'Unlawful' Taser ruling challenged by Merseyside Police
A police force has challenged a landmark court decision that ruled it was unlawful to Taser a man.
James McCarthy, 25, suffered a cardiac arrest. He had been struck twice in the chest outside a Liverpool hotel in September 2012 and is seeking more than £100,000 in damages.
Lawyers for Merseyside Police argued that use of a Taser in a "chaotic street incident" was lawful throughout.
Judges at the Civil Appeal Court reserved judgement to a later date.
In November last year, a judge sitting at Manchester County Court ruled the use of a Taser in this case amounted to "excessive force" and was an unlawful assault.
Although the initial use of the weapon was declared legitimate, the judge said the electrical charge kept firing for too long, at 11 seconds.
The judge also found officers were too slow in getting medical help during the incident, which left Mr McCarthy, of West Derby, lying motionless on the ground.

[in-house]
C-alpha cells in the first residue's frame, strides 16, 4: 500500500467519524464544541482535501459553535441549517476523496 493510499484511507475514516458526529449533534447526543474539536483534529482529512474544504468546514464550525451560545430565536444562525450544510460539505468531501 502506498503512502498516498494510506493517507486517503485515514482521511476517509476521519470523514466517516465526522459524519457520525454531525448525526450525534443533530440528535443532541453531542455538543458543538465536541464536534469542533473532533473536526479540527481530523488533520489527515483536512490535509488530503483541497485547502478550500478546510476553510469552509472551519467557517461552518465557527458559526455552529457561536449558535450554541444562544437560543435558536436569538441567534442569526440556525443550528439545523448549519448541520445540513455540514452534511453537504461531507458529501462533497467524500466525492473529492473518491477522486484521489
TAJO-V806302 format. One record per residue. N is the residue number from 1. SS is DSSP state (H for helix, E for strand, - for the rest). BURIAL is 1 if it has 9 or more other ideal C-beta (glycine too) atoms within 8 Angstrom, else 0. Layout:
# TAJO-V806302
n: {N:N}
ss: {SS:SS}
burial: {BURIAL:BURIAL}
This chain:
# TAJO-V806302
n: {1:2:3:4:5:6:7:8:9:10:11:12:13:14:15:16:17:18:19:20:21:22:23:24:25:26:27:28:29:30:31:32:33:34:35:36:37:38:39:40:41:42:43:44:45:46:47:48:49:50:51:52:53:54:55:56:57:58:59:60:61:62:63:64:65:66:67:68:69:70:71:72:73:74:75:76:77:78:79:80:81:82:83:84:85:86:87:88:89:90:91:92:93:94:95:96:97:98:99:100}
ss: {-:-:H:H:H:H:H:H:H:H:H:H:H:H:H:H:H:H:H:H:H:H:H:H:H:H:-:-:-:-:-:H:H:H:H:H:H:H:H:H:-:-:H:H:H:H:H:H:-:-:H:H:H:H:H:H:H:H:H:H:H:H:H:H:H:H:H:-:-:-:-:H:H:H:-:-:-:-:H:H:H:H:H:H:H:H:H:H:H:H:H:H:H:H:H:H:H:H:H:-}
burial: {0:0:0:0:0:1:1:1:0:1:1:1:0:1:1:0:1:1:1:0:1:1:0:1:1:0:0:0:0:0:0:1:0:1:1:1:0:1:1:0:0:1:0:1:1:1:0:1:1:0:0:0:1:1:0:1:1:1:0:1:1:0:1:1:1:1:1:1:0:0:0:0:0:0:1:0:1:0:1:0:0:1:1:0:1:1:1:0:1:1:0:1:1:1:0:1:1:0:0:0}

Mr McCarthy's solicitor said it was the first case in the UK where police have been held liable for negligence relating to care after using a Taser.
The victim, a joiner, claims the incident has left him prone to blackouts, anxiety and depression.
Mr McCarthy's case was brought before the court as lawyers for the Chief Constable of Merseyside urged three judges to block his claim.
Graham Wells, representing the force, argued that the original judge had "set the bar too high, requiring too much of a police officer involved in a violent, fast-moving situation in which he had been justly apprehensive of an assault by Mr McCarthy".
The force also disputes that the Tasering was the foreseeable cause of his heart seizure.
Sir Brian Leveson, Lady Justice Hallett and Mr Justice Burnett reserved their ruling and will give their decision at a later date.